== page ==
charles leclair palette
Source: The Art of Watercolor by Charles LeClair. Watson-Guptill. © 1999 Charles LeClair.

12 : cadmium yellow light (PY35), raw sienna (PBr7), burnt sienna (PBr7), cadmium orange (PO20), cadmium scarlet (PR108), alizarin crimson (? PR83), cobalt violet deep (PV14), ultramarine blue (PB29), ceruleuan blue (PB35), phthalocyanine green BS (PG7), sap green [hue], payne's gray [hue] • This is the "beginner's" or basic palette recommended by Philadelphia painter and art academic Charles LeClair, and it's a well balanced and instructive selection.

The thinking behind the palette design can be analyzed in three steps: first, the decision to base the palette on equally spaced anchor colors; then, to fill in the color wheel by adding paints in the spaces between the anchor colors; and last, to add key convenience paints — two earth colors for subdued tones, and a cool, dark neutral (payne's gray).

I interpret the anchor colors as the four artist's primaries — in this case, cadmium yellow (PY35), alizarin crimson (PR83), ultramarine blue (PB29) and phthalo green (PG7), although the palette could be based on the equally spaced secondary palette. Either way, the anchor colors form the basic mixing framework and must be chosen carefully:

• Red. It is essential to replace the alizarin crimson with a lightfast cool red, such as quinacridone carmine (PR N/A) or quinacridone rose (PV19). Those red tints in the lower left of LeClair's demonstration painting will quickly fade if painted with alizarin crimson. Not only are the quinacridones more lightfast, they're more saturated and equally transparent (in the best brands).

• Yellow. Benzimida yellow (PY151 or PY154), the greenish hansa yellow light (PY3) or the radiant and superbly transparent nickel azomethine yellow (PY150) can replace the cadmium yellow; or a cadmium lemon can be used instead. The yellow paint needs to be chosen carefully to get the right range in both orange and green mixtures: cadmium yellows vary from a neutral to a very warm yellow, depending on the brand you choose.

• Green. The less saturated but granulating viridian (PG18) has the same hue as phthalo green but is less staining and gives more textural character to green mixtures; the yellower, brominated form of phthalocyanine green (PG38) mixes lighter valued, brighter greens.

• Blue. For the "primary" blue, ultramarine blue (PB29) is very hard to beat: it mixes saturated violets and blues, makes radiantly deep skies, and works very well as a cool shadow color. Cobalt blue (PB28) is just as useful, though its neutral mixtures are not as dark. A phthalo blue (PB15) gives luminous blues at moderate dilution, and can be manipulated to produce backrun effects, but its violet mixtures are relatively dull and it lacks pigment texture.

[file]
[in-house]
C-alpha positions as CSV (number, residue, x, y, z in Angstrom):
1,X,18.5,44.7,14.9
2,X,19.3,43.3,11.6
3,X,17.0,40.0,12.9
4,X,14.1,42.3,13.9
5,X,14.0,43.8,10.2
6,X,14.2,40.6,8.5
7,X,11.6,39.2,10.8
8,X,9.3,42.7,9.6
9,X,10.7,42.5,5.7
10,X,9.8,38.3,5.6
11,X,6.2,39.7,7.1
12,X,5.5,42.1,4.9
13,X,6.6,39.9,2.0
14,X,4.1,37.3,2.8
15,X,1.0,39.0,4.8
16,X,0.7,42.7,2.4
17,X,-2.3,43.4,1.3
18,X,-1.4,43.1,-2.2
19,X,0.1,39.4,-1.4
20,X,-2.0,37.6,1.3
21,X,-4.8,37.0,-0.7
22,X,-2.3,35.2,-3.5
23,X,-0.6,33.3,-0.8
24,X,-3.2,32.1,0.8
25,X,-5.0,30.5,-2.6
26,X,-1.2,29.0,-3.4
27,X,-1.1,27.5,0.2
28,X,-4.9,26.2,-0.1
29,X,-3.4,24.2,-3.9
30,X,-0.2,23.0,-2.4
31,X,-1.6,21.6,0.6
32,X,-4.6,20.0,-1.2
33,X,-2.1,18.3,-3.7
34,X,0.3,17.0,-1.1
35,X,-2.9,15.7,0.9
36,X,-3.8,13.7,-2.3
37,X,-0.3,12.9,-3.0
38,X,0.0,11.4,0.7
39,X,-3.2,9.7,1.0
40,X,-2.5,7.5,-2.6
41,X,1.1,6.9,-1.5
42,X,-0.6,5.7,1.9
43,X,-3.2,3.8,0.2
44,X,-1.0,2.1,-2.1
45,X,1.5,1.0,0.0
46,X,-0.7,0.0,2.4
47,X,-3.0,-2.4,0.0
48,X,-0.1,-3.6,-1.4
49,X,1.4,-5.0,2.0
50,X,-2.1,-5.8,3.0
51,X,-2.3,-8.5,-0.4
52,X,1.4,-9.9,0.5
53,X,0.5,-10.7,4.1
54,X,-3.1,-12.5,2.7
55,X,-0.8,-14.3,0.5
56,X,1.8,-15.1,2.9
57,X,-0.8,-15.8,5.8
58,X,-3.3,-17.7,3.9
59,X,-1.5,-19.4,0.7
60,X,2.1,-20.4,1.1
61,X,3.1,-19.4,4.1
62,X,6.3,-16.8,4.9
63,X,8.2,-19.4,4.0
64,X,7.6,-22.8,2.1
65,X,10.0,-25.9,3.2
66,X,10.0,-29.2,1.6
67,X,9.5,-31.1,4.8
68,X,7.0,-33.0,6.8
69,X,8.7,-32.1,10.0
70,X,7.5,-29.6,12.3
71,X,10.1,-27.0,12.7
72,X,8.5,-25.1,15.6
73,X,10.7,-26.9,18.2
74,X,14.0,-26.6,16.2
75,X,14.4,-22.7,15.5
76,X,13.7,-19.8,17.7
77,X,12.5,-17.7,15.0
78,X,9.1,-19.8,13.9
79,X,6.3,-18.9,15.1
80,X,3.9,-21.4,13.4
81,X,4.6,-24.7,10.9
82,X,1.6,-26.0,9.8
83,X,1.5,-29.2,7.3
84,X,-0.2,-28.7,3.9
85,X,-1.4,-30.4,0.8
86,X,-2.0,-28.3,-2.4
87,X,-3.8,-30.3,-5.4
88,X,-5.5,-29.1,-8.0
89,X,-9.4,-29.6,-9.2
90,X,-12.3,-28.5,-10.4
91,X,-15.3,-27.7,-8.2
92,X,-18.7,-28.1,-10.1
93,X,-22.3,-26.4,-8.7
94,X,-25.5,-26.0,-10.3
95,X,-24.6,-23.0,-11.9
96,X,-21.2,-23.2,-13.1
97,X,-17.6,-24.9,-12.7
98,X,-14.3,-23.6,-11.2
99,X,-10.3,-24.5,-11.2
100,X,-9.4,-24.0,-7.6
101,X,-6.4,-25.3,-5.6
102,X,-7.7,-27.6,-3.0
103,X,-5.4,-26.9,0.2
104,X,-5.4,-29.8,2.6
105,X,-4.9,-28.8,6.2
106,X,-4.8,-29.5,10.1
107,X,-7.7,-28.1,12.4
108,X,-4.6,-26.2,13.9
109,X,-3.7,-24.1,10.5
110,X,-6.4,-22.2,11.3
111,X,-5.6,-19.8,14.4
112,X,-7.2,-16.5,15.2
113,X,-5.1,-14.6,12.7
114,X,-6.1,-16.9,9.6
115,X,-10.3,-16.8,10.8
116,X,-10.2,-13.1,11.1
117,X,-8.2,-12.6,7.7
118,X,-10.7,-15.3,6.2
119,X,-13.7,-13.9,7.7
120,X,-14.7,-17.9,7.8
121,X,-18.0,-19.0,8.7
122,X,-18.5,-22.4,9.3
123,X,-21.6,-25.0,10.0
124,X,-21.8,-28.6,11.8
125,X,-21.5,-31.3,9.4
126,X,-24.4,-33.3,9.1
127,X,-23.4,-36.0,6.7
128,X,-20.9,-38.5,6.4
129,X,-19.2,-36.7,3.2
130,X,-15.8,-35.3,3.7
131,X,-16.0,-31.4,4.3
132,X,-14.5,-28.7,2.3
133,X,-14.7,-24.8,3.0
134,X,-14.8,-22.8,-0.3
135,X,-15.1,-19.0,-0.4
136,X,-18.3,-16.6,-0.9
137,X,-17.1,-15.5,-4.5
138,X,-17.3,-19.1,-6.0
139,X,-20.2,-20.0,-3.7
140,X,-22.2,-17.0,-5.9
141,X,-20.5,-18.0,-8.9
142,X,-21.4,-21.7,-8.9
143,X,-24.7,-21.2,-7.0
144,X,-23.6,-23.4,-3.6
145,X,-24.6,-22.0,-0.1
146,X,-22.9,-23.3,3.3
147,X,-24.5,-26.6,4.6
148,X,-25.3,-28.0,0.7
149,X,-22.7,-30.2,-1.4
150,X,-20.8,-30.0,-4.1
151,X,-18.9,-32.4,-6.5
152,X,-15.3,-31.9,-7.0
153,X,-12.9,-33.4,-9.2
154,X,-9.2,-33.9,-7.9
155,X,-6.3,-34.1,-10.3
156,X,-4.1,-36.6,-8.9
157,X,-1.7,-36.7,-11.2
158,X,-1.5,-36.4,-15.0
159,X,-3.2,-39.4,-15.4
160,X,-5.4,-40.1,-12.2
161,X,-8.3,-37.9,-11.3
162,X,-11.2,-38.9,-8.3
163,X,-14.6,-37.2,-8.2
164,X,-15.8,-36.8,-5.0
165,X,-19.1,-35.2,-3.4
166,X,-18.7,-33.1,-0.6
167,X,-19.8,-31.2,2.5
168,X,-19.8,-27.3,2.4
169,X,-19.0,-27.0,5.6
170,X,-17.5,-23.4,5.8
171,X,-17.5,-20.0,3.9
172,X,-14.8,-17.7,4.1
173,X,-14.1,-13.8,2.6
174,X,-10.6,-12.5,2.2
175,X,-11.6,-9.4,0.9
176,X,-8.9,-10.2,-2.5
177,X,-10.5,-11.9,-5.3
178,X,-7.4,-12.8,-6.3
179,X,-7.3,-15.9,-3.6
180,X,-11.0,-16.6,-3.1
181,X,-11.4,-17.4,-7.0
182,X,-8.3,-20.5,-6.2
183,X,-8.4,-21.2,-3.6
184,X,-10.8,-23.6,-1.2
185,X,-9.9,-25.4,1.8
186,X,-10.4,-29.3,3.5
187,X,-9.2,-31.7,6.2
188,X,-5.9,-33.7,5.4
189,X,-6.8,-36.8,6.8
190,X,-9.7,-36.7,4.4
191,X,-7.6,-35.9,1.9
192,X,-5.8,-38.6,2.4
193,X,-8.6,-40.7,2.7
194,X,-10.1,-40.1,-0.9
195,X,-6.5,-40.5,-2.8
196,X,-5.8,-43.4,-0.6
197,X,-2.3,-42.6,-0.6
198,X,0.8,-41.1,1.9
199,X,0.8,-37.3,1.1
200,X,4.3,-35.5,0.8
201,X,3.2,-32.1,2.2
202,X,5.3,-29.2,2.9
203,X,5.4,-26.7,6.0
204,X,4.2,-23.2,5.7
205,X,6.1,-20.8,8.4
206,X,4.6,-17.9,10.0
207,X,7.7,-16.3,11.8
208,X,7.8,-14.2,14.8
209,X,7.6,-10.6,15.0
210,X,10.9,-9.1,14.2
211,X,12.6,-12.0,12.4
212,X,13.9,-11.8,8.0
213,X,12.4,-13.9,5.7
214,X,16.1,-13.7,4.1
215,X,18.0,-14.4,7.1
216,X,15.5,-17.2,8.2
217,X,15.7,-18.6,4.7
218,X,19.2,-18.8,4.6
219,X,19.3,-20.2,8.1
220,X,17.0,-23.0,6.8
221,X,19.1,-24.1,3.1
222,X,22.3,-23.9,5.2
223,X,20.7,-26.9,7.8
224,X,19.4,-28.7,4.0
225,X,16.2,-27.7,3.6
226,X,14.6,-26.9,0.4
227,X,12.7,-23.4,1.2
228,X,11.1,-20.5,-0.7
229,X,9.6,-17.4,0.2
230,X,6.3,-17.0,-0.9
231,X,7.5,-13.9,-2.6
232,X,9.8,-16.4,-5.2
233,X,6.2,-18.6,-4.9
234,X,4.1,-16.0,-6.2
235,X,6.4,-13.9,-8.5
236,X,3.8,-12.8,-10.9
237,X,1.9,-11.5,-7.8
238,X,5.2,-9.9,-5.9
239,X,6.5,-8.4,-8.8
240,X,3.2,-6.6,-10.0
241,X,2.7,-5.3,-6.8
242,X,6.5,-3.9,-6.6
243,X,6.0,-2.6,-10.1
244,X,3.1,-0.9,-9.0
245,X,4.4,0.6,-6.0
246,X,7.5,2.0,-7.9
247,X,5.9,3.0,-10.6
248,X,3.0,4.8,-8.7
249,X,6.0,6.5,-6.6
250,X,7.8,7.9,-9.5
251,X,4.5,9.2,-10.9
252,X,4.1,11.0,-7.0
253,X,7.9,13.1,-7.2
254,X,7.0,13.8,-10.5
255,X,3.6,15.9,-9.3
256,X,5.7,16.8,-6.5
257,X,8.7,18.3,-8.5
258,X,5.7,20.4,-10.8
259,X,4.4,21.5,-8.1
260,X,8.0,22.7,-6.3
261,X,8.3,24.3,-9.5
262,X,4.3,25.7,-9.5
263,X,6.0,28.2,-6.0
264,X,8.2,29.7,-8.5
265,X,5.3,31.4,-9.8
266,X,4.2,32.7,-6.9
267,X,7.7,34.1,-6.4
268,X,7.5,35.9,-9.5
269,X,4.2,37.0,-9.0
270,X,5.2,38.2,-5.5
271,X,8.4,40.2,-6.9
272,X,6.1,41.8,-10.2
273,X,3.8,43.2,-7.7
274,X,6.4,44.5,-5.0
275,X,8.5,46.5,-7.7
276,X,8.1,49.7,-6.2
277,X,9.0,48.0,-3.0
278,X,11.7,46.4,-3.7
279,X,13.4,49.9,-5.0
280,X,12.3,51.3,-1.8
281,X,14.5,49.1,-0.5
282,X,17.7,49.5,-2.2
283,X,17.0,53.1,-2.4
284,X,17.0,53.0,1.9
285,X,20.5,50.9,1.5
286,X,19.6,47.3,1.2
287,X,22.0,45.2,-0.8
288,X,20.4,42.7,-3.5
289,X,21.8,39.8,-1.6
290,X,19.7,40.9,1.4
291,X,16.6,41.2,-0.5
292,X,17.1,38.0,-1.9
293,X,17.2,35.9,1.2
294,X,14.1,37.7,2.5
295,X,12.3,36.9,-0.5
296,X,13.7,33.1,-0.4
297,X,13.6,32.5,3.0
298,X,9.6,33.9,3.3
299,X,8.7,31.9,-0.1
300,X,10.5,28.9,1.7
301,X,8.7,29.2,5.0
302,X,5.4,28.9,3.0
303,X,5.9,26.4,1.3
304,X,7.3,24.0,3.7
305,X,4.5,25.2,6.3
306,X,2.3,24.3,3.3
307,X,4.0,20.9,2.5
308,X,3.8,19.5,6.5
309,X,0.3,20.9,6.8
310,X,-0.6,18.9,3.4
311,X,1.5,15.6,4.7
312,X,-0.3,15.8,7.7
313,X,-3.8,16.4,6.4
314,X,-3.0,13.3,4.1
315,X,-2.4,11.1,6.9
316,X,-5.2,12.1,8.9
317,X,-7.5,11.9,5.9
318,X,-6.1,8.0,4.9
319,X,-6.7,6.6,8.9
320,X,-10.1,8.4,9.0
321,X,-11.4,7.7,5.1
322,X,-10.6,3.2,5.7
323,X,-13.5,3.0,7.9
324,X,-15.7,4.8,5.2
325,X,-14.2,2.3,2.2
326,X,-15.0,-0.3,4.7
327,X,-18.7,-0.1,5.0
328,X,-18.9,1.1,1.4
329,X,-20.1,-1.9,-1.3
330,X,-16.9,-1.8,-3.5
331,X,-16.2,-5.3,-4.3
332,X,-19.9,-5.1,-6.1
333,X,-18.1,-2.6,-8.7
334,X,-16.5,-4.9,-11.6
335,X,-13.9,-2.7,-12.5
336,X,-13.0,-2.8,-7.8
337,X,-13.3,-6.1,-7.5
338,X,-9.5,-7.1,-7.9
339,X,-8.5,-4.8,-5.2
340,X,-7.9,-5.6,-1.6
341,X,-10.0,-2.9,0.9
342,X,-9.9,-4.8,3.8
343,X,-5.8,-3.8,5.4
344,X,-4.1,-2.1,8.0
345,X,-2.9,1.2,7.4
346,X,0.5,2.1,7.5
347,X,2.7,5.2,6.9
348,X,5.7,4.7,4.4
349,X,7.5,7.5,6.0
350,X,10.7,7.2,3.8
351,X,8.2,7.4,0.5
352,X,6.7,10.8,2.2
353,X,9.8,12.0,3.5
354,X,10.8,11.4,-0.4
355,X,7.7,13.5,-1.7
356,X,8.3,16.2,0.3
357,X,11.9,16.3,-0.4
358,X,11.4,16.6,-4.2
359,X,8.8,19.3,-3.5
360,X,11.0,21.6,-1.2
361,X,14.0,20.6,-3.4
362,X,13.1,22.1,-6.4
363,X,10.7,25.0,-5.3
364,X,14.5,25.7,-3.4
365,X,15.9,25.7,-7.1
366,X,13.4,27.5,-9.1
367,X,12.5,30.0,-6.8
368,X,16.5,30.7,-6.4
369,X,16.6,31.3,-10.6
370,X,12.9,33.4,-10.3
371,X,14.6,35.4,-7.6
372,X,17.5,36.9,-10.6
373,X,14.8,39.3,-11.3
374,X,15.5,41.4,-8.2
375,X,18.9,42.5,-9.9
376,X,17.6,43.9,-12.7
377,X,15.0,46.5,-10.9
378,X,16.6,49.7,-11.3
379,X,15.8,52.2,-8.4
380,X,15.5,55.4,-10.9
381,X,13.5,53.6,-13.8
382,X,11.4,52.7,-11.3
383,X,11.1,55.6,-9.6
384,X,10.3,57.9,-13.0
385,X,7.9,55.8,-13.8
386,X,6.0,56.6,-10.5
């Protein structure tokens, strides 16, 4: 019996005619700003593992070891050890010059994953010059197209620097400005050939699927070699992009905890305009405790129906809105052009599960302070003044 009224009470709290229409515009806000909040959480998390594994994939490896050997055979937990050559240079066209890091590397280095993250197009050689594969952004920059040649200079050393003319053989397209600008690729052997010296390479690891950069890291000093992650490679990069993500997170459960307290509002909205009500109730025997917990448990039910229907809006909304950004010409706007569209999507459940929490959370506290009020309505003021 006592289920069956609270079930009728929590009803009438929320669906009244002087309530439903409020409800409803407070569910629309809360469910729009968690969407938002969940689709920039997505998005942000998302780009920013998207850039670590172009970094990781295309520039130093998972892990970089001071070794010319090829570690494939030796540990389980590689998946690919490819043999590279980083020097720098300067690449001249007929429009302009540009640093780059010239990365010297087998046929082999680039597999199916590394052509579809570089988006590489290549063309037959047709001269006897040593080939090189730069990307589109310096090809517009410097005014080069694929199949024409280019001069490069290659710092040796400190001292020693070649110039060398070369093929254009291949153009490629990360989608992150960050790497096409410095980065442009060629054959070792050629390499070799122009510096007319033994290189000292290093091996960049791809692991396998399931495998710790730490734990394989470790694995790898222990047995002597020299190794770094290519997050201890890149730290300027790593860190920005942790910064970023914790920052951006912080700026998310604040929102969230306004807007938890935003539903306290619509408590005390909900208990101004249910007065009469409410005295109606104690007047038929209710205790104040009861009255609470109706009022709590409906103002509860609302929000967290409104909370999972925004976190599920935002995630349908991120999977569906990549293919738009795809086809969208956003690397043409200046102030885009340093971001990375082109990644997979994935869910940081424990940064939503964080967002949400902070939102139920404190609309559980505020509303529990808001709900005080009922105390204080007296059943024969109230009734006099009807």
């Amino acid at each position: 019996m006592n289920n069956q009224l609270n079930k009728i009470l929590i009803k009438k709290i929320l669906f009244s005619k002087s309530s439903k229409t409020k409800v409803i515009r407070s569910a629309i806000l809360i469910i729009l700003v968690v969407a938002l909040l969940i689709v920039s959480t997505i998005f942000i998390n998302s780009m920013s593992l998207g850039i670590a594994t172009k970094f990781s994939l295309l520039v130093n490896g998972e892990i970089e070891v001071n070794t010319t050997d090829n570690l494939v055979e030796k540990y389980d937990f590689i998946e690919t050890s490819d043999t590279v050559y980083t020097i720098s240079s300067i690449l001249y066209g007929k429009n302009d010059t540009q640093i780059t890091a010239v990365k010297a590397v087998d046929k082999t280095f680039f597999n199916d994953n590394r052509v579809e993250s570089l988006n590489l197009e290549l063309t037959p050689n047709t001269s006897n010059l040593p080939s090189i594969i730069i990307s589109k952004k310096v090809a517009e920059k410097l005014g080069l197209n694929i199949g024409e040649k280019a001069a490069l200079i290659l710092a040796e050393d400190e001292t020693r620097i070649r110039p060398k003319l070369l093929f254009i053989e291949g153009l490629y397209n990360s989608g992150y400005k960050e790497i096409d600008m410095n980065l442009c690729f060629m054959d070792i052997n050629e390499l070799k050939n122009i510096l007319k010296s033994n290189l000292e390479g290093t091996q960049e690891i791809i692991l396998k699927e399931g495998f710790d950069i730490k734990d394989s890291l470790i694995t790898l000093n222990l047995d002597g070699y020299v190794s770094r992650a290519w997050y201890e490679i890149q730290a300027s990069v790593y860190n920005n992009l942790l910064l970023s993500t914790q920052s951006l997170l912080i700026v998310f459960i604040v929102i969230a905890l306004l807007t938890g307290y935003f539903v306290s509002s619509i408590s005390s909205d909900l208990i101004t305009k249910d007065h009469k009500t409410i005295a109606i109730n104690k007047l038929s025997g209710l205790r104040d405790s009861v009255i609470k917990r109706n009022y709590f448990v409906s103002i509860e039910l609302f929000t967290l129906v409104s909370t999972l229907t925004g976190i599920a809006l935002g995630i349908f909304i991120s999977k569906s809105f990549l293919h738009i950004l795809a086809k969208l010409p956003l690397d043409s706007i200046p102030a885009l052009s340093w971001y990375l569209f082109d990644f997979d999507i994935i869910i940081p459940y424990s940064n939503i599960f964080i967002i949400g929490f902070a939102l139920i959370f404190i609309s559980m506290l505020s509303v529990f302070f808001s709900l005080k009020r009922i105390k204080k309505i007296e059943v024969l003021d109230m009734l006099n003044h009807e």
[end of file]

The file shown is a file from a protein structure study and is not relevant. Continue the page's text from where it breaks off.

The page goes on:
With the four artist's primaries in place, it's easy to select hues to split the color distance between them. LeClair's choice of sap green is very good, but other convenience greens that would work well are permanent green, hooker's green or olive green, depending on your color preferences. The choice of cerulean blue (PB35/36) needs to be made carefully, as the hue and granulation of this paint vary across paint brands. (I would prefer a middle blue, which also tends to be more saturated, because it can be easily pulled toward green by mixing with the phthalo green.) A green shade of phthalocyanine blue (PB15) is a strong alternative, as it takes on a distinct greenish hue in tints. The cobalt violet is mostly attractive for its delicate granulation and its high saturation at light values. Because it is light valued, it can be used to mix a delicate floral color with any rose or magenta quinacridone. Darker violets can be mixed from the ultramarine and quinacridone paints.

Demonstrating again the emphasis most artists place on the warm side of the color wheel, LeClair splits the color span between crimson and yellow with not one but two paints, cadmium scarlet and cadmium orange. These "hot" colors give the palette a warm brilliance and a full range of warm/cool color contrasts. Comparable synthetic organic pigments, such as naphthol scarlet (PR188) and benzimidazolone orange (PO62), would work just as well, and give more saturated tints, though when applied full strength they are about as opaque and staining as the cadmiums.

The two earth colors are used to mute (desaturate) mixtures, and as foundation tints to give a warm background to more saturated color glazes. LeClair probably uses these earth paints a lot, as most of his paint selections are as strongly saturated as possible.

Finally, the dark neutral payne's gray provides a cool shade (I call it "payne's indigo") close to black. Many brands of sepia would provide a warm alternative, and if you're feeling adventurous, indanthrone blue (PB60) makes an interesting shadow color with a very beautiful range of tints. The dark neutral is the color to use to mix the saturated colors into darker tones and shades, and to mix dull greens with the yellow ochre and cadmium yellow.

Quibbles over specific paints aside, the color spacing of LeClair's palette has a lot to recommend it. It uses as many paints as a tertiary color wheel, but through judicious spacing of colors around the hue circle, LeClair can add two earths and a dark neutral to the range. These are very convenient colors to have, and make this palette an excellent step up from the very compact secondary palette. (See also the basic palette for another example of the palette design logic explained here.)